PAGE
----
In 1833, Prudence Crandall established an academy for African-American
girls in Canterbury,
Connecticut. Several months later the state legislature
passed what became known as the "Black Law," targeted to prevent the school
from operating. The preamble to the act stated in part, "...establishment of
literary institutions in this State for the instruction of colored persons
belonging to other states and countries would tend to the great increase of
the colored population of the state, and thereby to the injury of the
Crandall was arrested and placed on trial. The superior court judge, Honorable David Daggett, in his instructions to the jury stated that Negroes were not citizens within the meaning of the term as used in the Constitution of the United States. Crandall was convicted after trial and then appealed to the Connecticut Supreme Court of Errors. In her appeal, she argued that the Connecticut law was contrary to the Constitution of the United States. However, the Connecticut Supreme Court did not decide the constitutional questions. Rather, it reversed her conviction because it found the language of the charging documents to be insufficient. Thus, it left for future courts and generations the constitutional questions of individual rights and states' rights.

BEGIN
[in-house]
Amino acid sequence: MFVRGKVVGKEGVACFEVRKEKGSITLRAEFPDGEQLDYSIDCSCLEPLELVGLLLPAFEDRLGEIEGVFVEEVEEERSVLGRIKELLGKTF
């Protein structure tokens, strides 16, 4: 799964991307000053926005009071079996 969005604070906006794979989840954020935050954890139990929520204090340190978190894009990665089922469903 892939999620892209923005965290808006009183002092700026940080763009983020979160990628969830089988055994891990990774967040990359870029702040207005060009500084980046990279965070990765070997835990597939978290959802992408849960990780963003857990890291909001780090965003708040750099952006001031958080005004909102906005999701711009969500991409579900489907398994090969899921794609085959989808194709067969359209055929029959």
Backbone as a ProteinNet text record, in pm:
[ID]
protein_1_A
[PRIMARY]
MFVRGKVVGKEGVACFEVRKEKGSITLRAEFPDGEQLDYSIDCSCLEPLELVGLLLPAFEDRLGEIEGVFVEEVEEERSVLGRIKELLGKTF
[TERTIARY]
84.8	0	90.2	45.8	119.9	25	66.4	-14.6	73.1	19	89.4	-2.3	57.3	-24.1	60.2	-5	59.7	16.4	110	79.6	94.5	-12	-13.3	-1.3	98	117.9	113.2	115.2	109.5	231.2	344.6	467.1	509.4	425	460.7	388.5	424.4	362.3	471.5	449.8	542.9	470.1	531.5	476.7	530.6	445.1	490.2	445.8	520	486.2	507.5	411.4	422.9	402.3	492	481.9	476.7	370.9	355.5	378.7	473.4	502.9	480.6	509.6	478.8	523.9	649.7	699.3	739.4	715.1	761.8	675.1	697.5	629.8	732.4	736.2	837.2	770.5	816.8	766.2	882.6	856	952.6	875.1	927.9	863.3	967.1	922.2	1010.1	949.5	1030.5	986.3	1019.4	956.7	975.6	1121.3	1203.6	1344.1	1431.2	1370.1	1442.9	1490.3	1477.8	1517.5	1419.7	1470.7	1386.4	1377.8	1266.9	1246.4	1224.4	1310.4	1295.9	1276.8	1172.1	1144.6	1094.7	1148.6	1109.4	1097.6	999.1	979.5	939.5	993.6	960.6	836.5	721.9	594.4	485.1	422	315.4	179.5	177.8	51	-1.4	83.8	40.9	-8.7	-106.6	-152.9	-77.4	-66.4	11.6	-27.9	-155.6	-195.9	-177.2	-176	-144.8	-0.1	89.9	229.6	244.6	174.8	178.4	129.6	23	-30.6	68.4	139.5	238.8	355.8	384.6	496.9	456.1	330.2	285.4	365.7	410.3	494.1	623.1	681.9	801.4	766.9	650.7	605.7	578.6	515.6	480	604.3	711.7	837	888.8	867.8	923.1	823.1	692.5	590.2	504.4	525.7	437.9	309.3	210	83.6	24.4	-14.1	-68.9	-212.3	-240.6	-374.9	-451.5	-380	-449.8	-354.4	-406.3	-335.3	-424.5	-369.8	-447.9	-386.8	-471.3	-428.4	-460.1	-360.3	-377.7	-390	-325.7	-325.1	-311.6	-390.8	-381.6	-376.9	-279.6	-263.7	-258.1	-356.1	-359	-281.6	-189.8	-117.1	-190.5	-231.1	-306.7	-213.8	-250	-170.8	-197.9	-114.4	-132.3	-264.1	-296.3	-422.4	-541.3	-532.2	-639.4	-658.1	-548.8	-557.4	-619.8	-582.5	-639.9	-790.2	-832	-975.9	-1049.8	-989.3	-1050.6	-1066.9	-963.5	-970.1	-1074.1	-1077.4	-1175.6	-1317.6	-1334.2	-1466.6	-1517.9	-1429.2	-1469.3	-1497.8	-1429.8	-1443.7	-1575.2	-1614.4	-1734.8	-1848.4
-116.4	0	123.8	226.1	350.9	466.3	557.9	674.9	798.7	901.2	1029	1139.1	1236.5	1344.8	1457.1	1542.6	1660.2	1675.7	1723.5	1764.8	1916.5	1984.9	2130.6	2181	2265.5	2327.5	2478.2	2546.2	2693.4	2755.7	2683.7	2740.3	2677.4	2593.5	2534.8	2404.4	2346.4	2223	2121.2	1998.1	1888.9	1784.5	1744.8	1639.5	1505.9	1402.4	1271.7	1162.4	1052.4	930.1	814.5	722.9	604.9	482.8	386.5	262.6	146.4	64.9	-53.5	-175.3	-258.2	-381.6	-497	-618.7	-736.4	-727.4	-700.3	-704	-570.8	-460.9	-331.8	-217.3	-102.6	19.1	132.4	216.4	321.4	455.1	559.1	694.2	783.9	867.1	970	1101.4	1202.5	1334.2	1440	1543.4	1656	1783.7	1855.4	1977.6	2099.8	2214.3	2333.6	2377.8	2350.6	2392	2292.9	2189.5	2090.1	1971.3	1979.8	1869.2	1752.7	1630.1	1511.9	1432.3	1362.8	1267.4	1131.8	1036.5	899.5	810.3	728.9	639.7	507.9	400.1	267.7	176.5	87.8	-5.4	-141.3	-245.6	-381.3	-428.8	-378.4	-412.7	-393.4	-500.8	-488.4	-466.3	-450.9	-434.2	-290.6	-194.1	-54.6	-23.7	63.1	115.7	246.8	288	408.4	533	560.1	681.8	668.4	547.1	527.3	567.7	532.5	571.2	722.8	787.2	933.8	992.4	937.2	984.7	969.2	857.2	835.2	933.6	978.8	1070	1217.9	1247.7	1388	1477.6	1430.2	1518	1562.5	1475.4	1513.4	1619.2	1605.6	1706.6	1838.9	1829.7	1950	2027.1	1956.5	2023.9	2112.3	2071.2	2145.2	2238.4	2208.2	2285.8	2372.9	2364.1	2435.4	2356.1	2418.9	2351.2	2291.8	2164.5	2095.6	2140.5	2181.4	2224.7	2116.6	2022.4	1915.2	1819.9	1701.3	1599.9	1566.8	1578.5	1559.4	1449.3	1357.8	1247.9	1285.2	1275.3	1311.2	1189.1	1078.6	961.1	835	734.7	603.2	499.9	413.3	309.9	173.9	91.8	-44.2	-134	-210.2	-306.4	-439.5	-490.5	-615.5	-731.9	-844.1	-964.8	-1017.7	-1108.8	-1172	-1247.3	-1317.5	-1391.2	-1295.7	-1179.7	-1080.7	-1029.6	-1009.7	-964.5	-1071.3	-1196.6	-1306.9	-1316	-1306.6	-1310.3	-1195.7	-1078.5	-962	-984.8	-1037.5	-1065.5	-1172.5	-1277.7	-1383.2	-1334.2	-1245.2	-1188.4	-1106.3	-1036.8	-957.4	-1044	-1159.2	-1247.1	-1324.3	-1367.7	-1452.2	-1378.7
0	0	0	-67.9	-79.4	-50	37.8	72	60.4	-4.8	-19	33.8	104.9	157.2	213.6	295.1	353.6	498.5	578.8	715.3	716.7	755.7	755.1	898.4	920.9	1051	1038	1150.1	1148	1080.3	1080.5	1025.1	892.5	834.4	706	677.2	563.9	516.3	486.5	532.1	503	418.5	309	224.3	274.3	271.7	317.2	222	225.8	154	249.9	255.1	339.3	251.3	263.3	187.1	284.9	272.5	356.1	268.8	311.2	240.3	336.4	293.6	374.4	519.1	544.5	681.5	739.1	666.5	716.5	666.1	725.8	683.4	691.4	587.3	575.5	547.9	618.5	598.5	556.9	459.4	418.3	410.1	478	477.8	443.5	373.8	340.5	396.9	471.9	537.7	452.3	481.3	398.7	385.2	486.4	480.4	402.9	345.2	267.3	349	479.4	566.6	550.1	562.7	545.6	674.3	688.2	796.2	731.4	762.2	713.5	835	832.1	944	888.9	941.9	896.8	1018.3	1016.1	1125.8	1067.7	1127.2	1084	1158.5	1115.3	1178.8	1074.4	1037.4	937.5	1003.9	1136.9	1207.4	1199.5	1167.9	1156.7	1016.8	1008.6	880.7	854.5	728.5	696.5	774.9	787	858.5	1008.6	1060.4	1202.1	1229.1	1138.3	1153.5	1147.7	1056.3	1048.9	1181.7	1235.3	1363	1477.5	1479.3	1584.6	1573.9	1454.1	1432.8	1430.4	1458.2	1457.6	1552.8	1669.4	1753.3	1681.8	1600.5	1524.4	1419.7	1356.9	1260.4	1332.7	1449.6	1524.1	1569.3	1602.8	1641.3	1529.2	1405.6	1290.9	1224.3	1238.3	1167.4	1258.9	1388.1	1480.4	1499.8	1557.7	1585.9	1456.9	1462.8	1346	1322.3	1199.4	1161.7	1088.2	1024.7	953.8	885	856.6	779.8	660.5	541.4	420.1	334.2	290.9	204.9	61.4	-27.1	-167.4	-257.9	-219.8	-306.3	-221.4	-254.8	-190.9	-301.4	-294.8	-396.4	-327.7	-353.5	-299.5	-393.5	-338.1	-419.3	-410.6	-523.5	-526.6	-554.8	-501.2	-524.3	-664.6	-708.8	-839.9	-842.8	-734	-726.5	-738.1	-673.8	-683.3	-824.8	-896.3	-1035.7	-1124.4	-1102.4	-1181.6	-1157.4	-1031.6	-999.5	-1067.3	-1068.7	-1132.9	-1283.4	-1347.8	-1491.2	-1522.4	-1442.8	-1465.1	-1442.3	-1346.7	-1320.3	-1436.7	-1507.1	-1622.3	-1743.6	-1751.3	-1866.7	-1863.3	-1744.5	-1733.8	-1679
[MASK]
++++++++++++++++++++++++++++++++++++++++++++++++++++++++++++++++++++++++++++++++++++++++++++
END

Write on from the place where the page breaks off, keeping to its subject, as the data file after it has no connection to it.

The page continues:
Faced with harassment by the local townspeople, Prudence Crandall closed the school and moved out of state. In 1886, the State Legislature granted her a small pension, and followed more than a century later with the designation of State Heroine in 1995.
See: Crandall v. The State of Connecticut 10 Conn. 339 (1834)